Lawyer Calls For Reassurances After Hospital Trust Identifies Errors By Maternity Staff
A heartbroken couple whose baby daughter died after critical errors were made during her birth have spoken of their devastation after learning that midwife delays were directly responsible for her tragic death.
Medical law experts at Irwin Mitchell have criticised the midwives’ ‘wait and see’ attitude that lead to baby Brook dying just three days after she was born, leaving her parents Gemma Peters, 26, and Liam Greenfield, 30, from Dudley in the West Midlands, distraught and looking for answers.
Lawyers instructed by the couple found that midwives at Russells Hall Hospital failed to correctly monitor Brook’s heart rate or call a doctor for help when no heart beat could be found.
Instead, Gemma was left in agony as her baby’s head became stuck for more than an hour and a half and by the time midwives were finally able to deliver Brook, she was floppy and unresponsive. Midwives placed her on Gemma’s chest, but shockingly it wasn’t until Gemma had pointed out that Brook wasn’t breathing as the umbilical cord had become knotted around her neck, that she was taken away for resuscitation.
Brook was transferred to the neonatal unit where, despite the best efforts of doctors, it was found that she had suffered irreversible brain damage. The couple were advised that nothing more could be done and the devastating decision was taken to switch off life support. Brook sadly died just three days after being born, on 14th July 2011.
Devastated by the loss of their first child, Gemma and Liam turned to medical law experts from Irwin Mitchell and following legal action, the Dudley Group of Hospitals NHS Foundation Trust has admitted full liability for the errors which led to Brook’s death.
Jenna Harris from Irwin Mitchell’s Birmingham office, who specialises in birth claims, said: “This is a tragic case and Gemma and Liam understandably remain completely devastated by the death of their first child.
“The trust has admitted that the care Gemma received from their midwives fell well short of acceptable standards. They agreed with our medical expert’s view that, as the birth was taking longer than expected and attempts to listen to the baby’s heart were unsuccessful, the midwives should have called for urgent medical help.
“Had they done so it would have become apparent that Brook was in distress, earlier delivery would have resulted and on balance Brook would have survived.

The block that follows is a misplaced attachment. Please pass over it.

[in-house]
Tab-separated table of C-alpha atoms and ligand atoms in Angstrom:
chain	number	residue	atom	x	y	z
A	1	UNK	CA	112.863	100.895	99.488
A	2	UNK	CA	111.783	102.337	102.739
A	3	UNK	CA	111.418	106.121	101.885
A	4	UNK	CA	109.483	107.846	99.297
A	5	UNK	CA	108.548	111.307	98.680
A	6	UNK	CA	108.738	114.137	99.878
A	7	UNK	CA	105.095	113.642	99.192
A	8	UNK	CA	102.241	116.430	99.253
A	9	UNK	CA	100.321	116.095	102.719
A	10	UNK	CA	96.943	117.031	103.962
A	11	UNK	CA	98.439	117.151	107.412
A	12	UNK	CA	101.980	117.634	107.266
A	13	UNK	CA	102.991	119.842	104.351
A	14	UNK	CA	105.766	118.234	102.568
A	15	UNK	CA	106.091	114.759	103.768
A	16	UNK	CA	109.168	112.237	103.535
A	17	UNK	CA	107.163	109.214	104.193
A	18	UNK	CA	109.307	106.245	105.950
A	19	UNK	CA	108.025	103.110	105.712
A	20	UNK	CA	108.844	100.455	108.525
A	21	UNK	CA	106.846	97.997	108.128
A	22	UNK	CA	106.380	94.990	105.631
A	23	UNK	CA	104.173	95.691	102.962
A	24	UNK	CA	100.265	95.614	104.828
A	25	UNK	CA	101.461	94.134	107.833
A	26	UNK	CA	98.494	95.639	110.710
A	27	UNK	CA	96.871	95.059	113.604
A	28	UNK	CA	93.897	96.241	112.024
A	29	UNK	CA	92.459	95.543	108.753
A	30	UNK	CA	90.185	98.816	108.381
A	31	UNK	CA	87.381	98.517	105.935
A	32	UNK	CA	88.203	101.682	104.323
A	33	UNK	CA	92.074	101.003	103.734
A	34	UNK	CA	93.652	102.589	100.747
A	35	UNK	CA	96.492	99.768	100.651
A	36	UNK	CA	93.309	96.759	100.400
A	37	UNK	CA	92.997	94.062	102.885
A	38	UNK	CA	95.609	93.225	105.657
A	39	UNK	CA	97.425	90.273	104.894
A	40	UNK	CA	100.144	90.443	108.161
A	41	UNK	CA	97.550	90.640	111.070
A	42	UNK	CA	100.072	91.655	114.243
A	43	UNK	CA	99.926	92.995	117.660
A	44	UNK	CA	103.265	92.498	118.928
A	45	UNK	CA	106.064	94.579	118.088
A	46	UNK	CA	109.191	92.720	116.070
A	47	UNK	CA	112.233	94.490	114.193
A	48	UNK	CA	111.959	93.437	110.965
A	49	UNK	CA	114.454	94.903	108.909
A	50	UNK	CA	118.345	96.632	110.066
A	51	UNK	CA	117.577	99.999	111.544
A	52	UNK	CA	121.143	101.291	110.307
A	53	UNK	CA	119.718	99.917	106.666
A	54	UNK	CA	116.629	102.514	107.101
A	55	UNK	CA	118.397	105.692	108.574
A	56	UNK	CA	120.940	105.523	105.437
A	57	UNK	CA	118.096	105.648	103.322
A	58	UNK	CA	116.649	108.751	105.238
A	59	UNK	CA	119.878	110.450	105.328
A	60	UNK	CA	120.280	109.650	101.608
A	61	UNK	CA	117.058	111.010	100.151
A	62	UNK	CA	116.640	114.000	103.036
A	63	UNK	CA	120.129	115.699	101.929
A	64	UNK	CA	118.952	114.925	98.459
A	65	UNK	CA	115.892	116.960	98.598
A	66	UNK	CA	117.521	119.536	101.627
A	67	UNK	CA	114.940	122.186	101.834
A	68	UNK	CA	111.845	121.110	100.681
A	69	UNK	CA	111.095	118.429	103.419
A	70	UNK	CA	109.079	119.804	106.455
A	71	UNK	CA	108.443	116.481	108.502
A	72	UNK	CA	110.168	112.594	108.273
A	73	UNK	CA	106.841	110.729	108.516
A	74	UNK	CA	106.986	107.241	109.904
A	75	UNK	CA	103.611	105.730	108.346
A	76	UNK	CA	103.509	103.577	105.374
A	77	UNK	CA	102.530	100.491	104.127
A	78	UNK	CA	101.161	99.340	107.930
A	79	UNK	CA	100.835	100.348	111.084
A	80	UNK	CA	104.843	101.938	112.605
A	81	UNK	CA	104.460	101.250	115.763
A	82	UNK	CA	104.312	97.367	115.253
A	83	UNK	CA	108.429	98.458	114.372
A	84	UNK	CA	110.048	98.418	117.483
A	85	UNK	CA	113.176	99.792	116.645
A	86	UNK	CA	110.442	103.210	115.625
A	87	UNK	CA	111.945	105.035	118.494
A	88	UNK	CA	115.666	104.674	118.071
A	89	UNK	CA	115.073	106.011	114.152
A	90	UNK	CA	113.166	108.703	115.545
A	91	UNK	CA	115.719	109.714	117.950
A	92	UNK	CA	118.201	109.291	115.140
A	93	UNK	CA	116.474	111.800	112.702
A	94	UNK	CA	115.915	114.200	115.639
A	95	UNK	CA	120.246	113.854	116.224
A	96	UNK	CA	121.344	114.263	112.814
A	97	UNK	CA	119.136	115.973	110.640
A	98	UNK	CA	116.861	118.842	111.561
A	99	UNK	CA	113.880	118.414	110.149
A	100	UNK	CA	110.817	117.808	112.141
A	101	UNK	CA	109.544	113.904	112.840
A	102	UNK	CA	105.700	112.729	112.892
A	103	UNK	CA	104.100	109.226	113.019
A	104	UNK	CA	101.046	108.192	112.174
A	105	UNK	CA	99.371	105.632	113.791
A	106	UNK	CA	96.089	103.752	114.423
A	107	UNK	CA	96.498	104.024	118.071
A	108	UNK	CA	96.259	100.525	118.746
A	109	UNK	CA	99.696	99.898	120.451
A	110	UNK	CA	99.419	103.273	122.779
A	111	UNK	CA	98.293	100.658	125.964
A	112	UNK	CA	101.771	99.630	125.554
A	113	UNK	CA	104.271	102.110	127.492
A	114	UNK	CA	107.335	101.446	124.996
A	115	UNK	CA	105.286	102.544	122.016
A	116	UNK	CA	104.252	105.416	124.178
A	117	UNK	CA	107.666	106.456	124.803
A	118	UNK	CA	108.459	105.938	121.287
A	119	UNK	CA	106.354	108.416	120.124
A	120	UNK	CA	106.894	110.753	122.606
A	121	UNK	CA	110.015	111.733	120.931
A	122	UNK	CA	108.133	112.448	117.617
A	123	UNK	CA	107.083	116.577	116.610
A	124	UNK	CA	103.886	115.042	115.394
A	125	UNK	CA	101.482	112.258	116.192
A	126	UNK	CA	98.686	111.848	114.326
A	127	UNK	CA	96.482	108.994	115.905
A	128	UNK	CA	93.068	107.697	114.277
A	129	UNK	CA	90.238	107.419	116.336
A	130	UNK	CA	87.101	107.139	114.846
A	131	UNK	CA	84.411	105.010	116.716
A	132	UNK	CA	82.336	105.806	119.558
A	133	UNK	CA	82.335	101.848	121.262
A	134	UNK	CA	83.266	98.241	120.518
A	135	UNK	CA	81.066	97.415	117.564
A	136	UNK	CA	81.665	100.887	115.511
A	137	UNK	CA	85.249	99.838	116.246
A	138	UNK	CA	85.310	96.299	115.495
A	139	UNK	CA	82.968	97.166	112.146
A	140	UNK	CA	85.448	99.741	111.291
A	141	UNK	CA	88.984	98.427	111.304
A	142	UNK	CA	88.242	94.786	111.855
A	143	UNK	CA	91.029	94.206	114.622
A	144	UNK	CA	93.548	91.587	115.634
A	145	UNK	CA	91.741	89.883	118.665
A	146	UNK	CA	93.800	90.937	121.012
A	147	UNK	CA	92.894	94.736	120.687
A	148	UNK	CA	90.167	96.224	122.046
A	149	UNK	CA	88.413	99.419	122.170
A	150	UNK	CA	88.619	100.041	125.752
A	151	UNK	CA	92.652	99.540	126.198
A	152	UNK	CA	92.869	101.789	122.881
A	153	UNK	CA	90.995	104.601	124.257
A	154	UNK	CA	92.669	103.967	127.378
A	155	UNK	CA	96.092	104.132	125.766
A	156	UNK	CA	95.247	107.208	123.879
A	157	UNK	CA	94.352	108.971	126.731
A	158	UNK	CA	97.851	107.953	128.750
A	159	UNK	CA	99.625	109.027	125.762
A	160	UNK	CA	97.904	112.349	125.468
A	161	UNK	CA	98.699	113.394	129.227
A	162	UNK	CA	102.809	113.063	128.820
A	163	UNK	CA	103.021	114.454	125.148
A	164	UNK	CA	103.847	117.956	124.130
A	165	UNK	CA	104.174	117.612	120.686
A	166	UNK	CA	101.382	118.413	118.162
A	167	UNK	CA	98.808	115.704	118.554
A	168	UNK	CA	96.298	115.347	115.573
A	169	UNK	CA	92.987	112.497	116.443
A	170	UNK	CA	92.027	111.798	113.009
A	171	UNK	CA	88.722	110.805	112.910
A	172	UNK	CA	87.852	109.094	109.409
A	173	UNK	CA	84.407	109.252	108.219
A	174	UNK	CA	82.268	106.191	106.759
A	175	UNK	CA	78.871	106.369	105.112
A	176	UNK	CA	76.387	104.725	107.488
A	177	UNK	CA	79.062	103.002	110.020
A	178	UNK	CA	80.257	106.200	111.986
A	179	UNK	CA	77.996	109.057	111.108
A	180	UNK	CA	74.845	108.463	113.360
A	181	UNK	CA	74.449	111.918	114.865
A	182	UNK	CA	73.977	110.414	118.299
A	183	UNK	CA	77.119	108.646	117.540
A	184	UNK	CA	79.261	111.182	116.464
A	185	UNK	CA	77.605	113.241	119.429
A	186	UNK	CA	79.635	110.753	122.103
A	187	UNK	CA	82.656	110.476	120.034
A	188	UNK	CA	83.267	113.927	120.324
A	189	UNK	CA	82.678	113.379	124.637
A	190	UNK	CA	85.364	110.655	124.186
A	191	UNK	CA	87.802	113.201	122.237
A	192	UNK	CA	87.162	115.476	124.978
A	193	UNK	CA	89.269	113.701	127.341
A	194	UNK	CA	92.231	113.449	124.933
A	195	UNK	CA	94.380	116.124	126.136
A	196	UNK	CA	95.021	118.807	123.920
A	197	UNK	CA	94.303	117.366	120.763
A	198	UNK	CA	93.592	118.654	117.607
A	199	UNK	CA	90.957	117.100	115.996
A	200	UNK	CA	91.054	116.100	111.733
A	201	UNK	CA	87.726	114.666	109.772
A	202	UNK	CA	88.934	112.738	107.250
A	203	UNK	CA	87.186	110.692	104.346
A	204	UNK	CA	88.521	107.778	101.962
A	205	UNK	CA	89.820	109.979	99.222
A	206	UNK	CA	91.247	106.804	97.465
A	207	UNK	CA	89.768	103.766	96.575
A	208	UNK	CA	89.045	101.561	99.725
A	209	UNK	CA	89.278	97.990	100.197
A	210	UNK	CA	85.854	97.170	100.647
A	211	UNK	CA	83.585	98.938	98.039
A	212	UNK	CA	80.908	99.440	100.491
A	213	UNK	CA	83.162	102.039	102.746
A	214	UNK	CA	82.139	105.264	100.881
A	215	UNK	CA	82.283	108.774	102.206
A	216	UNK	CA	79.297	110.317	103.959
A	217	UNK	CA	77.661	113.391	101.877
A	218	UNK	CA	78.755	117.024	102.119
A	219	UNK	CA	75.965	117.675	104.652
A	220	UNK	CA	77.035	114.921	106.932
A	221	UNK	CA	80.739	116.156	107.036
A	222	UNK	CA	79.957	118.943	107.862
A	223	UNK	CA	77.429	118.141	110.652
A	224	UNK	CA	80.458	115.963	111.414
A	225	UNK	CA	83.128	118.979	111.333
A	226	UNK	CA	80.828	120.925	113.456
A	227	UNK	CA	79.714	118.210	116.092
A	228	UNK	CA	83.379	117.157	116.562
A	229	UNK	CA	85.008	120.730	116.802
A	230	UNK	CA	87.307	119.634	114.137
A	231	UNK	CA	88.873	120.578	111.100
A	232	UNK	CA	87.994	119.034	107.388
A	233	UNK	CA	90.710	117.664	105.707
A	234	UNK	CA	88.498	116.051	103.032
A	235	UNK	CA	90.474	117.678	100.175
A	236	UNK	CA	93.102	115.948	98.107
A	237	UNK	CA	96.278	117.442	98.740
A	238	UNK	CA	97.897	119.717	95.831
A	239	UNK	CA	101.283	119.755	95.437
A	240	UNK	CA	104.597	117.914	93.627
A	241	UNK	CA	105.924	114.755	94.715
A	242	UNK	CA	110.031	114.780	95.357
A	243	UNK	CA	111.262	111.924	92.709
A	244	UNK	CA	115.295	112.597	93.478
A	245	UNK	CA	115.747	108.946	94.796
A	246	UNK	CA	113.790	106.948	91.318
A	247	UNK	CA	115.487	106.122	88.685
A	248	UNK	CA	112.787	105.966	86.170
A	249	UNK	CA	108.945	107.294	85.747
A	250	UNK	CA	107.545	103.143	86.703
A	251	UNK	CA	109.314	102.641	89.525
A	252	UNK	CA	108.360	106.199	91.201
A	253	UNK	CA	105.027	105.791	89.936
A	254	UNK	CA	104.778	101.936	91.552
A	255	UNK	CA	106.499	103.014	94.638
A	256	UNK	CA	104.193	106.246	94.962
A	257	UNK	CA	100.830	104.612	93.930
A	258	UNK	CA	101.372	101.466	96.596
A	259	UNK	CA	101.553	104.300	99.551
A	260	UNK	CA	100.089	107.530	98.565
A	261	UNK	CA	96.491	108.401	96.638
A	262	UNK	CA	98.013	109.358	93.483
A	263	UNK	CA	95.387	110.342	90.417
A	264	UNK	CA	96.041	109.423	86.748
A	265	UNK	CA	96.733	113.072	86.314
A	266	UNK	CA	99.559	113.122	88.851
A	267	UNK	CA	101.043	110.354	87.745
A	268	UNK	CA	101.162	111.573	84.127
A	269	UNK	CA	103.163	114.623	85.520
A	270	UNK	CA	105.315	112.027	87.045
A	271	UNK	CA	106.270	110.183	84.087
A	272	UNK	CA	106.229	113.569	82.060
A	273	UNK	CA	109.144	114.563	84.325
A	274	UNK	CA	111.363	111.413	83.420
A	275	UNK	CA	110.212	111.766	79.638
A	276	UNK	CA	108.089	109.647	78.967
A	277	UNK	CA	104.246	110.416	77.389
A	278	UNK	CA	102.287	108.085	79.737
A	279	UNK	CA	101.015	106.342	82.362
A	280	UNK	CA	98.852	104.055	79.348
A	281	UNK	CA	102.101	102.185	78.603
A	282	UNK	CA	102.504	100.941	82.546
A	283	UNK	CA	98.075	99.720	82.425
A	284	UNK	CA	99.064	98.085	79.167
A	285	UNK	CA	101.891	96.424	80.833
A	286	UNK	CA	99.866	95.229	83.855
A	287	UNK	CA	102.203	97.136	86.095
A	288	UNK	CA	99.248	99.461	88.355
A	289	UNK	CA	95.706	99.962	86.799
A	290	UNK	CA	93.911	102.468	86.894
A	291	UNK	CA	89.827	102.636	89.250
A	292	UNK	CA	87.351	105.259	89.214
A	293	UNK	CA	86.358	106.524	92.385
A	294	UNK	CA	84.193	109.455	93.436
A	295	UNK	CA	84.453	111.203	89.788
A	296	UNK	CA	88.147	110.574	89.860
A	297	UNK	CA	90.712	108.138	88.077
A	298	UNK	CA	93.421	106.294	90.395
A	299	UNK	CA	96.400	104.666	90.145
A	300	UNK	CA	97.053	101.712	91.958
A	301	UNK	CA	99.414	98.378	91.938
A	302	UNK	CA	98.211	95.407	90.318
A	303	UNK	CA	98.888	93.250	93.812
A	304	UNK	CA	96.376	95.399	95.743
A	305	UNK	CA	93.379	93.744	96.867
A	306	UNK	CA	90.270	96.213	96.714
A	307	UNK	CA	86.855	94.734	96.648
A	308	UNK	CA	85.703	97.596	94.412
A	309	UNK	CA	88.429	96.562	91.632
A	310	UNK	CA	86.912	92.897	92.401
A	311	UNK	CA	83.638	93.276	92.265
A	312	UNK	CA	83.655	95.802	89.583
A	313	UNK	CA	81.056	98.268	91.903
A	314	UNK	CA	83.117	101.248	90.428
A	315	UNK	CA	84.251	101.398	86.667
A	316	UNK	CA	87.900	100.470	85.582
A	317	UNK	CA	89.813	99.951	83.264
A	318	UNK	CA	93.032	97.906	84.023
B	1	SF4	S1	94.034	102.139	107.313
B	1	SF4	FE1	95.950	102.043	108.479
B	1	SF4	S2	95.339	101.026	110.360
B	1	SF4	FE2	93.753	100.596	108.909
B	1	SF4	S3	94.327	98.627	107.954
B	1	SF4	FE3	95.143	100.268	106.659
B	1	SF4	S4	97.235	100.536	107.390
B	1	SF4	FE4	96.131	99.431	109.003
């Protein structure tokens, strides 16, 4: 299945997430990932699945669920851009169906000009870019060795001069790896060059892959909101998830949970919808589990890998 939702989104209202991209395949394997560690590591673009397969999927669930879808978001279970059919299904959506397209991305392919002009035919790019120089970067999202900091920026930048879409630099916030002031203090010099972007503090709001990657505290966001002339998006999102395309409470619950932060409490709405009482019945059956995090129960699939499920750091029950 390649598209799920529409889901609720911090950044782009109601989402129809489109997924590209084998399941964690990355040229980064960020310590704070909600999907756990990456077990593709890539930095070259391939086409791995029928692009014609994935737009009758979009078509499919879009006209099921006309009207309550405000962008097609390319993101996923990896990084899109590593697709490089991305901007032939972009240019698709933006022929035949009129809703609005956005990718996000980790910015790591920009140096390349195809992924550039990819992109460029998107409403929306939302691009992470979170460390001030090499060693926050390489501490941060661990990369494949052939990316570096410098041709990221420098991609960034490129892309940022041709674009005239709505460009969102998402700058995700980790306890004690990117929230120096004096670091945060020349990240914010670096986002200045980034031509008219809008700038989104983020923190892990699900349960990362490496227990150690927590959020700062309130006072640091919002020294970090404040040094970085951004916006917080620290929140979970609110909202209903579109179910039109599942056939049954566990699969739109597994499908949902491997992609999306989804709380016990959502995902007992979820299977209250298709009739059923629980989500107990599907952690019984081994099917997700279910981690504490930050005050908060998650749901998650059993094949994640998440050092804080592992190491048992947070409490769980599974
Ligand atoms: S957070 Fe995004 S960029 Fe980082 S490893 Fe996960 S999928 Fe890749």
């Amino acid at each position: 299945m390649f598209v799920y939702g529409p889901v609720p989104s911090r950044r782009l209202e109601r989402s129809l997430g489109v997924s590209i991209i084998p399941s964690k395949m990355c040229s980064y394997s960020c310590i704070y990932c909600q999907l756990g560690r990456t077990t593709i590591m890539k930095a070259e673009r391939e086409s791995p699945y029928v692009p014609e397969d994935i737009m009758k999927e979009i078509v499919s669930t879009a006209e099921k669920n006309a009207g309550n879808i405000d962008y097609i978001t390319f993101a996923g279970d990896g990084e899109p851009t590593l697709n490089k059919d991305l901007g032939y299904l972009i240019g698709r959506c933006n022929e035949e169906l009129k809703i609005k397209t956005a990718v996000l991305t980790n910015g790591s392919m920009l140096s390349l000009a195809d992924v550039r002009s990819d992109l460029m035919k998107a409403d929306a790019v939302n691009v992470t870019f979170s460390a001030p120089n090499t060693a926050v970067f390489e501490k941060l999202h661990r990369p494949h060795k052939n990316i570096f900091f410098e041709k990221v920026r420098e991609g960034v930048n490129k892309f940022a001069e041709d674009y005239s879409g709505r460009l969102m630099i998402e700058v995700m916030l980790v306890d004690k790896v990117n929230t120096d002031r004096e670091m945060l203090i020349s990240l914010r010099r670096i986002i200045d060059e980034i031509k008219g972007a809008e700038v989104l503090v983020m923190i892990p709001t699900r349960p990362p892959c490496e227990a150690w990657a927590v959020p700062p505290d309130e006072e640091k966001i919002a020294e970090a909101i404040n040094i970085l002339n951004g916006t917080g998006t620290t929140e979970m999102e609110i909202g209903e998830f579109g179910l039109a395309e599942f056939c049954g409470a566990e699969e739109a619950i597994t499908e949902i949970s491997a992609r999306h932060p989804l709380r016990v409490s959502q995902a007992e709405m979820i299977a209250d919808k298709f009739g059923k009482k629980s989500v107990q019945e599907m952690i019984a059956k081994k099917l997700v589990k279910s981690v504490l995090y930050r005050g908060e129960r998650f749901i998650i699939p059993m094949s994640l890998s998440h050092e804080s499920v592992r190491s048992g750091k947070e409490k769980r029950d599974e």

“Although the trust has now admitted liability they need to now reassure patients that the problems identified have been acted upon and that the midwives concerned have been retrained so that no other parents suffer such unnecessary tragedy.”
Gemma said: “I had a healthy pregnancy and for everything to go so badly wrong at the end has been very difficult to cope with.
“I went through a long, painful labour and was totally exhausted. The midwives told me my baby’s head was ‘crowning’ and to keep pushing but nothing was happening. I pushed for more than an hour and a half and was so scared because I instinctively knew something wasn’t right.
“At one point the midwife admitted to me that she couldn’t find the baby’s heartbeat any more but just passed it off, saying it was probably because my pelvic bone was blocking the sound of the heartbeat.
“Even when Brook was finally delivered, she was just placed straight onto my chest without anyone first checking whether she was okay. I soon saw she wasn’t breathing and that the cord was tightly knotted around her neck. It was only when we told the midwives this, that they took Brook away to resuscitate her.
“I am so angry about what happened. This was my first labour and, like most first time mums, I put my complete trust in the midwives who I thought knew best.
“Their mistakes led to us being robbed of our beautiful baby girl and although the hospital has apologised, nothing can turn back the clock. If I could give advice to any other expectant mum, it would be to make sure the midwife regularly checks your baby’s heartbeat during labour and insist on a second opinion if necessary because things can go wrong at the last minute.
“I wish I’d had someone there to tell me this. I can only hope that the Trust has improved maternity services so that no other family has to go through the heartache that we have.”